Almost 200 years later, are we living in the final days of the stethoscope?

January 23, 2014

An editorial in this month's edition of Global Heart suggests the world of medicine could be experiencing its final days of the stethoscope, due to the rapid advent of point-of-care ultrasound devices that are becoming increasingly accurate, smaller to the point of being hand-held and less expensive as the years roll by. The editorial is by Professor Jagat Narula, Editor-in-Chief of Global Heart (Mount Sinai School of Medicine, New York, USA) and Associate Professor Bret Nelson, also of Mount Sinai School of Medicine, New York, USA.

Looking at the (invented in 1816) and ultrasound (invented in the 1950s), with the the authors suggest that the stethoscope could soon be exiled to the archives of medical history. They say*: "At the time of this writing several manufacturers offer hand-held ultrasound machines slightly larger than a deck of cards, with technology and screens modelled after modern smartphones." As the minimum size of an ultrasound continued to decrease, concerns about smaller machines having inferior image quality compared to devices many times larger and more expensive were over time outweighed by evidence that rapid diagnostic decisions could be made with portable machines. Today, more than 20 medical specialties include use of point-of-care ultrasound as a core skill, and that mounting evidence suggests that compared with the stethoscope ultrasound technology can reduce complications, assist in emergency procedures and improve .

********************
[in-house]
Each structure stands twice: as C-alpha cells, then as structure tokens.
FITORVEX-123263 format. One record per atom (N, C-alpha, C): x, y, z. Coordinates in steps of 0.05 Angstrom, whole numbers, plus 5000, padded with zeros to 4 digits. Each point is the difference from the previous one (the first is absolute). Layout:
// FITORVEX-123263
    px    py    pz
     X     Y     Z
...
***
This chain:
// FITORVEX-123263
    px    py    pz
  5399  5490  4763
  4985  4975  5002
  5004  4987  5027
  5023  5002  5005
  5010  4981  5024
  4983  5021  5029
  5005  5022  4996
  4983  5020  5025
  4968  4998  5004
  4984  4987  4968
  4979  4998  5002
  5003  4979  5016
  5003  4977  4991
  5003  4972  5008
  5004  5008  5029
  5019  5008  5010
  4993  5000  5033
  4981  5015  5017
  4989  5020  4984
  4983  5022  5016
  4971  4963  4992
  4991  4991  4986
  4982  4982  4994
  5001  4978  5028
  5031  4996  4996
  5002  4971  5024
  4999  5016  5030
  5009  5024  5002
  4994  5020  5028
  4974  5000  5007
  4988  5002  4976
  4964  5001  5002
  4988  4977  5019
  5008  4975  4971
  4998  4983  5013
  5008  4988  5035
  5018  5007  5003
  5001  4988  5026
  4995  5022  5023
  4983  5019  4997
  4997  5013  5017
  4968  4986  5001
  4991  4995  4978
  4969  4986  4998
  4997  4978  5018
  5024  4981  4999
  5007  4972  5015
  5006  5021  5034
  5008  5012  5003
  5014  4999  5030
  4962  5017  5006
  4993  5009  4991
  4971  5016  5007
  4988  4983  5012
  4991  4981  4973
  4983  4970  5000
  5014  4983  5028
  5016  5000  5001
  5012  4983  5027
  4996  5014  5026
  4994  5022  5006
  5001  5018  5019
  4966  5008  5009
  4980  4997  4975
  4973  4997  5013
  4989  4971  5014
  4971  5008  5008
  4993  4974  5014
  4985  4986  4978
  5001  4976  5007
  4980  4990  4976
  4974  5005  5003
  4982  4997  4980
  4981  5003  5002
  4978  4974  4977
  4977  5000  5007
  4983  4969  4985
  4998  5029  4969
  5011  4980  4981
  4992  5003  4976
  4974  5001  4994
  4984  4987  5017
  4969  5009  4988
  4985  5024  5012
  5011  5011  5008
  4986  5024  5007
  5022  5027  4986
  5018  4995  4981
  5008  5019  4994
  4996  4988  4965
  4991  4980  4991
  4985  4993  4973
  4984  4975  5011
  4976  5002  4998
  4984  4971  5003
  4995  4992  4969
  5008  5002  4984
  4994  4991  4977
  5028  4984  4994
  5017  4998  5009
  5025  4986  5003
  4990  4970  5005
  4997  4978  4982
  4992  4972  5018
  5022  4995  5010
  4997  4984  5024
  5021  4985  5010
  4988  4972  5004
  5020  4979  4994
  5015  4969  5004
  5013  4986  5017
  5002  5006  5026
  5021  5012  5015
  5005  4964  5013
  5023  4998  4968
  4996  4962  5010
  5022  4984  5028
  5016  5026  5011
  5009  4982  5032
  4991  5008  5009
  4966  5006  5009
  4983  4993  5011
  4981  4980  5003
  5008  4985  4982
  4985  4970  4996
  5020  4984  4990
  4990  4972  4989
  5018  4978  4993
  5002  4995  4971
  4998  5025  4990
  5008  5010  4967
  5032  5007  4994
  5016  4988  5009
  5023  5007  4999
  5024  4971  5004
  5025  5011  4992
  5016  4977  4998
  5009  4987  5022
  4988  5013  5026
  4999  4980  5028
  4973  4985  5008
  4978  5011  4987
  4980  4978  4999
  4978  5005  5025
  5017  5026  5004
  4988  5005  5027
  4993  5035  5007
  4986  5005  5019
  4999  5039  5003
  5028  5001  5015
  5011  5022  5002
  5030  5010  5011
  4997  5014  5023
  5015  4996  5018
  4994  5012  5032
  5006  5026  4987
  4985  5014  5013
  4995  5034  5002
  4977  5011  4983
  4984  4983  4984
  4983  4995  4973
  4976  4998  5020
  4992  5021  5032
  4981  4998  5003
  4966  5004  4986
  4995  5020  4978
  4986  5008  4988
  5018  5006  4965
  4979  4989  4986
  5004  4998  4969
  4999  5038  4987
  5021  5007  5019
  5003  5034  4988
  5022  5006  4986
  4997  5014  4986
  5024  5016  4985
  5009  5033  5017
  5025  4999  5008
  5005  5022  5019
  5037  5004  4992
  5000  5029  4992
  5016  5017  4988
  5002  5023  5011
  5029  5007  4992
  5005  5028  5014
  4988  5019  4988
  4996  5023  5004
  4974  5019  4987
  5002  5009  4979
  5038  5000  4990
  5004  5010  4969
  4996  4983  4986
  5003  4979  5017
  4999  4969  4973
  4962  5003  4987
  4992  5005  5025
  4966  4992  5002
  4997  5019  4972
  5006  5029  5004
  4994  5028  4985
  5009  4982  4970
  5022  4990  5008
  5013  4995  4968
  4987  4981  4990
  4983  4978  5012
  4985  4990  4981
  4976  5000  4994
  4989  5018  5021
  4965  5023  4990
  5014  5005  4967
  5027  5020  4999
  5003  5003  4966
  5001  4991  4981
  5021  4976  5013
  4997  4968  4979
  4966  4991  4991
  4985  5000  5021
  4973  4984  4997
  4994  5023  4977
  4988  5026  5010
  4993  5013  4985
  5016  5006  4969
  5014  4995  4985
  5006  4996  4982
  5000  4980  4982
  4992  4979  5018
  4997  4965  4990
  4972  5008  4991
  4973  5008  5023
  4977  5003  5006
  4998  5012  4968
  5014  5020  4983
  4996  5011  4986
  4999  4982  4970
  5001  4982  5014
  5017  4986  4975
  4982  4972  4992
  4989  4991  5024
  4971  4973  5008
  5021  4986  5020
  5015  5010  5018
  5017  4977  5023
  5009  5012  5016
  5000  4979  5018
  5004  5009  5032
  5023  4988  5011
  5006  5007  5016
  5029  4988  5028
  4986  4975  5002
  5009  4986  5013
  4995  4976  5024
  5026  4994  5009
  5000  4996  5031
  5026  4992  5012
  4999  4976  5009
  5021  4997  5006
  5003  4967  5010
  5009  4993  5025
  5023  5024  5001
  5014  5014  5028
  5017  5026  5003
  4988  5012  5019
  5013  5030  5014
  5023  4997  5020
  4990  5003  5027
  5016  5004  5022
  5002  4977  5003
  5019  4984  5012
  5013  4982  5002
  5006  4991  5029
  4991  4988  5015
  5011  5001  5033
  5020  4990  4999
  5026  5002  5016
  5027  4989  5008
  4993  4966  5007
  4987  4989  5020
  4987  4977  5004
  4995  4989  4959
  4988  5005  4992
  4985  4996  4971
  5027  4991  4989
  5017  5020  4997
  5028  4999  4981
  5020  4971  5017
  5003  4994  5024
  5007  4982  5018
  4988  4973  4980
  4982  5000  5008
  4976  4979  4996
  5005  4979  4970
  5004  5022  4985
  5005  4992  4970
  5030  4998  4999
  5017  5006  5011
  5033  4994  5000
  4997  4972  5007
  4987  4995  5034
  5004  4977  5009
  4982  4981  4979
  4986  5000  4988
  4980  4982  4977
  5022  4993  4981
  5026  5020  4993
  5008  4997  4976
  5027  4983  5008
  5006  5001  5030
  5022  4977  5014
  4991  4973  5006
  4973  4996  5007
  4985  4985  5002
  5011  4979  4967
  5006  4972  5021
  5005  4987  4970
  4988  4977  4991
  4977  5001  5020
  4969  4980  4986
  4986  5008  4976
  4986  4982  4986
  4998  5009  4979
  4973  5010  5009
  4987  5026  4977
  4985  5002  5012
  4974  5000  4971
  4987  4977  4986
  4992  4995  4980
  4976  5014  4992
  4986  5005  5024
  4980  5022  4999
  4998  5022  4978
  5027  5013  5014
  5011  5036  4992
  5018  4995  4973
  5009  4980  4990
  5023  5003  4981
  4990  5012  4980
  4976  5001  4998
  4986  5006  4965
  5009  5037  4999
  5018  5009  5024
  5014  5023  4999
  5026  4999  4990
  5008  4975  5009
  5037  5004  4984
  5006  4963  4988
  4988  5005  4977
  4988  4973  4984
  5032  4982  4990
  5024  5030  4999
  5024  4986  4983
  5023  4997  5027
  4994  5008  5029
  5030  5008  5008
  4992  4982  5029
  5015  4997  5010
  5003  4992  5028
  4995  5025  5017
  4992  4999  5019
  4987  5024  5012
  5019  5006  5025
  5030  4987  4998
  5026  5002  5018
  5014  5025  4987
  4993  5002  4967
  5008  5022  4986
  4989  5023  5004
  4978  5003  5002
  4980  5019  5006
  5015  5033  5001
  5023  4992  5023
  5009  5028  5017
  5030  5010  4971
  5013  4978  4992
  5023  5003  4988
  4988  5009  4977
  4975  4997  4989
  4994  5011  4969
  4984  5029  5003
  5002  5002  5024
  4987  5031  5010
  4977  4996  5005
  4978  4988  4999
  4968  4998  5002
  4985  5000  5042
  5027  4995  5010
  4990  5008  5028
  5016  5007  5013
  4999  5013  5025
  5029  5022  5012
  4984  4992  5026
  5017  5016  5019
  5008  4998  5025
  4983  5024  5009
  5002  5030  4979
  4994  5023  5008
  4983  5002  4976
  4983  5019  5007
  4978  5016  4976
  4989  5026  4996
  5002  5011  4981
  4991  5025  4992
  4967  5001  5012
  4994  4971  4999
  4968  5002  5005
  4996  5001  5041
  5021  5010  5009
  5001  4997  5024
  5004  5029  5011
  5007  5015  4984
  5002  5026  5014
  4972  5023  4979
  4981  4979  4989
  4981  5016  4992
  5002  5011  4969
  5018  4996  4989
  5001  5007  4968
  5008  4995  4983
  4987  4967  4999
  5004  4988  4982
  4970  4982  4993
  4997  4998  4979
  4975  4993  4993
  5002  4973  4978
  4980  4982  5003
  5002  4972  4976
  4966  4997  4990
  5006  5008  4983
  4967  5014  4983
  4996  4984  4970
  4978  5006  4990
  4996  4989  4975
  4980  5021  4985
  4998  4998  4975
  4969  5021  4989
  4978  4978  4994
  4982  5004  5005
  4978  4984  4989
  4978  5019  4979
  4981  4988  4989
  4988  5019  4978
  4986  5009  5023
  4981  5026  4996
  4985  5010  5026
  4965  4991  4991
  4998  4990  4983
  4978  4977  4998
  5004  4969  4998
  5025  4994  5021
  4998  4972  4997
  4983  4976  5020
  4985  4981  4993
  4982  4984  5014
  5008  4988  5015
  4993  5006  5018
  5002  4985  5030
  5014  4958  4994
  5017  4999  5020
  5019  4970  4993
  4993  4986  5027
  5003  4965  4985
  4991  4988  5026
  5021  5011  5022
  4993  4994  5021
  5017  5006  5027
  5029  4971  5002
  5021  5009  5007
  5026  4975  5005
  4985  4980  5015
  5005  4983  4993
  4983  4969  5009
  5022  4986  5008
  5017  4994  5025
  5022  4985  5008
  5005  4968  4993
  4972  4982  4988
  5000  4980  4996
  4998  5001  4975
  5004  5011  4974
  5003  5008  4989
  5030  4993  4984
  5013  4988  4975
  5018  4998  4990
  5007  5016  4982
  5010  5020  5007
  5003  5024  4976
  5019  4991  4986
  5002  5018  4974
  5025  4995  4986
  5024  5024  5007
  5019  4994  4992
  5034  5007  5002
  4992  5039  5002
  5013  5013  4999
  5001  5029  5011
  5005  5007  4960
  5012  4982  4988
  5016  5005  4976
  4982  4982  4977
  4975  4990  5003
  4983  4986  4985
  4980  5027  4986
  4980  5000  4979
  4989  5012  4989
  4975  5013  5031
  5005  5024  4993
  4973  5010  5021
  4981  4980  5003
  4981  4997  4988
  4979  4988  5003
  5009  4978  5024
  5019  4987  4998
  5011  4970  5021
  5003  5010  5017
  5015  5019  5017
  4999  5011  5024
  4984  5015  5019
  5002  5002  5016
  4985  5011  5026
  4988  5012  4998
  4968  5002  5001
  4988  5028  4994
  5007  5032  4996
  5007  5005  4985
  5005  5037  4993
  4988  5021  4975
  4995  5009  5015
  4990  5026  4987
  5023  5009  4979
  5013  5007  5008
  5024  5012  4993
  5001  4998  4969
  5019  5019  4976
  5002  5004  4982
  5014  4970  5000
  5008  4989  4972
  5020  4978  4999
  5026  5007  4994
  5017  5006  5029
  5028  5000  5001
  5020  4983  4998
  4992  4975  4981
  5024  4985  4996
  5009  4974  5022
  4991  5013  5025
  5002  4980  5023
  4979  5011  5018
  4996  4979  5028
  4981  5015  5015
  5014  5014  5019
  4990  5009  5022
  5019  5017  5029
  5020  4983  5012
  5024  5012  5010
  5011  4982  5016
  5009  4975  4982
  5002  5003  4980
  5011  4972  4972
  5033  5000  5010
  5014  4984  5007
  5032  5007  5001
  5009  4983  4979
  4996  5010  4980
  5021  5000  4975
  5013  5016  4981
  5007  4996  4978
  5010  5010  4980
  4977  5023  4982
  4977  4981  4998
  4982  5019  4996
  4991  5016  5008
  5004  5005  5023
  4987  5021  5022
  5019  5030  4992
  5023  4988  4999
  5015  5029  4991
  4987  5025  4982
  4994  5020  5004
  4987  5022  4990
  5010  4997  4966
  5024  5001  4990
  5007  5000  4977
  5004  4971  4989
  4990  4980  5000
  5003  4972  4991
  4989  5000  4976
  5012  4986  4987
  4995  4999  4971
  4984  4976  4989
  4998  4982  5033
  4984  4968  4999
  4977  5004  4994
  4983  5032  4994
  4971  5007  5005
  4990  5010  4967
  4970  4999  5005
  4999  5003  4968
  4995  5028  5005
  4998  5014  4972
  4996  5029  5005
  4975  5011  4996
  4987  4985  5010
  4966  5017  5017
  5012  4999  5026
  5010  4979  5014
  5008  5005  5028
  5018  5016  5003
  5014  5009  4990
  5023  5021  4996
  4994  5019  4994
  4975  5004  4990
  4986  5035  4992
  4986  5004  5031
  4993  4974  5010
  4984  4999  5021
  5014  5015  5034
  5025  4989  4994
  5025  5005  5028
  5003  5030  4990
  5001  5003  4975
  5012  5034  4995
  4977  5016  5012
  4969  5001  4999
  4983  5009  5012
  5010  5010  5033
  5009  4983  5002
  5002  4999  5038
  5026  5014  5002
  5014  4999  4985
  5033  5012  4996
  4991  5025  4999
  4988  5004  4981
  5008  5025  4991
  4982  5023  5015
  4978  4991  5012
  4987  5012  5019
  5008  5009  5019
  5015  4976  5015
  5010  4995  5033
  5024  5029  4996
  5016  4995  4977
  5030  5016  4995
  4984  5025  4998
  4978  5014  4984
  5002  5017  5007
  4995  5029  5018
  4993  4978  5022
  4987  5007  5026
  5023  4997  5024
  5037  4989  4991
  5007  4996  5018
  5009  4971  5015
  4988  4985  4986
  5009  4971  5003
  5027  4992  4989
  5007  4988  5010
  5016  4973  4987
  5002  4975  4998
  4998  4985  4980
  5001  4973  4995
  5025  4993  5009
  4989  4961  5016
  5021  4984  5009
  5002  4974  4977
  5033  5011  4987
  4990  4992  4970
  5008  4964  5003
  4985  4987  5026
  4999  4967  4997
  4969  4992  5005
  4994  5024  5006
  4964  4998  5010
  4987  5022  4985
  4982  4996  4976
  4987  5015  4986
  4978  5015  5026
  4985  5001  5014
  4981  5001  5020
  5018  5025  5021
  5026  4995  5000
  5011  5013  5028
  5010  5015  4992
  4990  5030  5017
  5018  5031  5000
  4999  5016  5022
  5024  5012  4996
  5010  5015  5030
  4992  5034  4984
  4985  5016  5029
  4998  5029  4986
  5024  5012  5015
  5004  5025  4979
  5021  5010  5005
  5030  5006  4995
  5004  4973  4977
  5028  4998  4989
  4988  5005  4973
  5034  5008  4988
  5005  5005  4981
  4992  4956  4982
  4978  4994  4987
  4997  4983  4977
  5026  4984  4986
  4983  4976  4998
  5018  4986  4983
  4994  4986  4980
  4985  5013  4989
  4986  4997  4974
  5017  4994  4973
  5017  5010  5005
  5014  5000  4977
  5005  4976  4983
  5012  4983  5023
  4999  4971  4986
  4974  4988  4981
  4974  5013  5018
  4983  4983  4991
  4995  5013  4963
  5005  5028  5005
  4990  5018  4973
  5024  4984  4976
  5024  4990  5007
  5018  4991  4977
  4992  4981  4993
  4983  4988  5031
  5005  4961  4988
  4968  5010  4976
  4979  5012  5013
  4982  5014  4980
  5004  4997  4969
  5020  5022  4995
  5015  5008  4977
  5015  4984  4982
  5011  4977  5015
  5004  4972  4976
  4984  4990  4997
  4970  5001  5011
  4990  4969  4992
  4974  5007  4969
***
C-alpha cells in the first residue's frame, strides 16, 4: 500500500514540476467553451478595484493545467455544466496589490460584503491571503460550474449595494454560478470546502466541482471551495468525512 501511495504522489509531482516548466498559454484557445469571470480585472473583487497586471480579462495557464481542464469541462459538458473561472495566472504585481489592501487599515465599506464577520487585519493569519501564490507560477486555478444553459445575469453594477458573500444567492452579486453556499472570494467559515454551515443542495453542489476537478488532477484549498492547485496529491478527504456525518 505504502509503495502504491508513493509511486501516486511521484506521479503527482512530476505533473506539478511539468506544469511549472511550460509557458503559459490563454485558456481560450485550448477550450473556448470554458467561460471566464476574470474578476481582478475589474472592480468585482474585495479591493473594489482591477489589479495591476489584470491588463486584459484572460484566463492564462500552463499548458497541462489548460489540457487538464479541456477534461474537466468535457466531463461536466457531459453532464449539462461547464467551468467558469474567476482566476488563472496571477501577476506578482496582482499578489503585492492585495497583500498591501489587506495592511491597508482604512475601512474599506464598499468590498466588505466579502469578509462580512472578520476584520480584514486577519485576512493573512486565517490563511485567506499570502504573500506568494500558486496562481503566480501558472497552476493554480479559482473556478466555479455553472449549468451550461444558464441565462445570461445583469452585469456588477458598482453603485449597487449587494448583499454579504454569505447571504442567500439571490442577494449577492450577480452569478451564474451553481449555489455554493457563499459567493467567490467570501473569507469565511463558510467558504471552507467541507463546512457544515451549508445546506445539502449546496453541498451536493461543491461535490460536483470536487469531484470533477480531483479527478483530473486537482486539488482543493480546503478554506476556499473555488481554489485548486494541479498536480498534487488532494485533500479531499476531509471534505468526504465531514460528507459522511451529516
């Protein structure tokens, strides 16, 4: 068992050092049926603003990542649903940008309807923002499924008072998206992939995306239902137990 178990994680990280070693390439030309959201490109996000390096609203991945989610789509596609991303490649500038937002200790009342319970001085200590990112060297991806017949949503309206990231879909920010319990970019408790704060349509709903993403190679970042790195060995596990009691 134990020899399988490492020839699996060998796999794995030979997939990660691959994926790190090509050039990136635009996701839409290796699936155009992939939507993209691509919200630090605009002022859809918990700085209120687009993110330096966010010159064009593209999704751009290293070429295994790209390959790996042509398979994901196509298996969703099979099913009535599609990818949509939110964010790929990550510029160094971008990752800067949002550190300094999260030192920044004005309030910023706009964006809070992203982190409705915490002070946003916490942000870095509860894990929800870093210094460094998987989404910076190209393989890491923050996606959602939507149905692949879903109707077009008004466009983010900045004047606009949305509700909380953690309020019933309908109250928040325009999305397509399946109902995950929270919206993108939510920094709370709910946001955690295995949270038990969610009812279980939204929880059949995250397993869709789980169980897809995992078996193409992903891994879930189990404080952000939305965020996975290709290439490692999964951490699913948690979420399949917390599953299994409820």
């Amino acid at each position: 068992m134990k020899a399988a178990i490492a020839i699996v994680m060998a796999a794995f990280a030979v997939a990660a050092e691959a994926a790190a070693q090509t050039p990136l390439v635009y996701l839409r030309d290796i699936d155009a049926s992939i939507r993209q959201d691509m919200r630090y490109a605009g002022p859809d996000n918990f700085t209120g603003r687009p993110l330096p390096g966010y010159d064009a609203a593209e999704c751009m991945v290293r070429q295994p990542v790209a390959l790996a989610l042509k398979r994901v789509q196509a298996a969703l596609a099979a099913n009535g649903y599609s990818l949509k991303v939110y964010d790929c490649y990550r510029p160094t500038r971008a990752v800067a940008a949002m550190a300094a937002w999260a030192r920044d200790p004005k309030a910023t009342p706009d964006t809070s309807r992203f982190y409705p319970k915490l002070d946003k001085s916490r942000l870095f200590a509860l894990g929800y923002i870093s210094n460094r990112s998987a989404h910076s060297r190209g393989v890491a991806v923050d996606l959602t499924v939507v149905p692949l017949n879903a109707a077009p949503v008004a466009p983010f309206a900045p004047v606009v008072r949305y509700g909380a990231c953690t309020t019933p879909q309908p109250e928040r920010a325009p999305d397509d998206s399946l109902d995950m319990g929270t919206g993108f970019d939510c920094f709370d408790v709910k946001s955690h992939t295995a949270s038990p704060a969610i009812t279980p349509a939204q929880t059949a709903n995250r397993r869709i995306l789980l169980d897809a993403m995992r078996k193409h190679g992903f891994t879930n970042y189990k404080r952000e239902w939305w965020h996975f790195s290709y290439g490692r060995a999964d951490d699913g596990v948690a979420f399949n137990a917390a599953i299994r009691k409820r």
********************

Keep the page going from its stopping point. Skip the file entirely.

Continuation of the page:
The authors say: "Thus, many experts have argued that ultrasound has become the stethoscope of the 21st century. Why then, do we not see ultrasound machines in the coat pocket of every clinician? Several factors play a role. The ultrasound machines are expensive, and even clinicians enamored with the promise of point-of-care ultrasound must make a financial decision weighing the increased diagnostic accuracy against increased cost. In addition, point-of-care ultrasound is still a new field relative to traditional imaging. Many older clinicians completed training long before ultrasound use was part of standard practice for their specialty."

Additionally, while the cheapest available stethoscopes are literally disposable (though many can cost hundreds of dollars), the cost of the cheapest ultrasound devices is still several thousand dollars, making roll-out, especially in developing nations, much more difficult. Yet the authors believe all the evidence shows that ultrasound can diagnose heart, lung, and other problems with much more accuracy than the 200-year-old stethoscope.

The authors conclude*: "Certainly the stage is set for disruption; as LPs were replaced by cassettes, then CDs and .mp3s, so too might the stethoscope yield to ultrasound. Medical students will train with portable devices during their preclinical years, and witness living anatomy and physiology previously only available through simulation. Their mentors will increasingly use point-of-care ultrasound in clinical environments to diagnose illness and guide procedures. They will see more efficient use of comprehensive, consultative as well- guided by focused sonography and not limited by physical examination alone. And as they take on leadership roles themselves they may realise an even broader potential of a technology we are only beginning to fully utilize. At that point will the "modern" stethoscope earn a careful cleaning, tagging, and white-glove placement in the vault next to the artifacts of Laënnec, Golding Bird, George Cammann, and David Littmann? Or, as some audiophiles still maintain the phonograph provides the truest sound, will some clinicians yet cling to the analog acoustics of the stethoscope?"